Lesson #9 – Your dreams shouldn’t cost your integrity
“You dreams shouldn't cost your integrity” simply means that you should never do anything dishonest or back handed to push your child's hockey career forward.
It’s our job to advocate for our kids until they can do it for themselves. Advocating for our kids is especially true if it's a safety issue or if we feel the situation requires adult input. I think the goal is always to raise strong, resilient people who will be able to manage life and all that it has to offer as they move forward. I strongly believe that our kids need great mentors in their life to help them go out into the world and succeed. Paul Carson said it best when he said, "It isn't an automatic that kids develop great character through sport unless they have great role models through sport."
One of our toughest times during Brock’s minor hockey career was when he had to deal with a situation with his coach. Brock loved playing for this coach, he was tough, he knew the game, and he was a great motivator. You’ll notice that I used the word “tough” to describe him. Most of the kids could deal with that but some couldn’t. About halfway through the year, complaints went to the Executive about this coach. We got a call from the Executive asking Brock to speak about his thoughts on the coach. He told them he had nothing bad to say about his coach and that was the end of it. Suddenly, this coach’s demeanour towards him changed significantly. After that call, Brock was always worried that his coach thought he had said something bad about him. I assured him that wasn’t the case and to just play through it. Here is an excerpt from the book about that situation.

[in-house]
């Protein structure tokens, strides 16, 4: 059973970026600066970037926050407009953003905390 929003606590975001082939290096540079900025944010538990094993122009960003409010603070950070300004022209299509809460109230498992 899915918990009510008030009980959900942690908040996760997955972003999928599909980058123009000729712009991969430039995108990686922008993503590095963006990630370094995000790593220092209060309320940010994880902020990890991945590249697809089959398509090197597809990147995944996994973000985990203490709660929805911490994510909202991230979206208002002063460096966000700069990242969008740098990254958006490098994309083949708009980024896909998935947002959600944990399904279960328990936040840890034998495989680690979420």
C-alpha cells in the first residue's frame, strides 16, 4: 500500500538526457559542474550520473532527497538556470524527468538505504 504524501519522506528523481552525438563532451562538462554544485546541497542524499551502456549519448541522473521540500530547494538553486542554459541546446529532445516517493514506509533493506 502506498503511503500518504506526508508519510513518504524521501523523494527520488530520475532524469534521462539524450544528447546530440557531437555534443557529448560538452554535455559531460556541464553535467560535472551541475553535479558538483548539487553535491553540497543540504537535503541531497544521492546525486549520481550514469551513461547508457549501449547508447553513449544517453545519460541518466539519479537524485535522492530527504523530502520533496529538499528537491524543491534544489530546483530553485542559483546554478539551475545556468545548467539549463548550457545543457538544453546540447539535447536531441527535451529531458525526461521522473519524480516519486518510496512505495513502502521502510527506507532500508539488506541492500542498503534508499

“When the season was over I decided to contact the coach and thank him for all he had taught our son and for seeing something in him when he selected him. After he thanked me, I told him that we had been contacted by the executive regarding the complaints that had come forward about him and that he refused to say a bad thing about him and never met with them. The phone went quiet. Then he said, “I really wish you would have told me that sooner.”
I’ll never forget that call and after I hung up, I realized that Brock was right. The fact that this coach was being called out by the Executive was affecting the way he was treating my son because he assumed he had told on him. I’ve talked so many times about our young players learning the skills to manage being cut from a tryout and managing constructive criticism as it comes their way. I think there are some cases where our coaches need to do the same. If you aren’t picked to coach a team, even if there is politics involved, handle it in a professional manner. Deal with the adults that made the decision but don’t ever let your disappointment or frustration trickle down to the players you coach.
I think we all have those moments when we forget that the players are why we are there. It's not because we are bad parents or coaches. It's because as parents, we love our kids so much and we only want what's best for them. As coaches, we love the game so much our competitive edge takes over. We need to remember that we don't ever want to manipulate the outcome to get what we want and lose our integrity in the process.
Click here for video - https://www.youtube.com/watch?v=1ub7ZbGvhok&feature=youtu.be
Written by Allyson Tufts
Author, Speaker and Passionate Hockey Mom
Stay tuned for our final video in the series, “Let go of the control you never had in the first place.”
If you would like to learn more about the series or to order your copy of the book visit www.lessonsfrombehindtheglass.com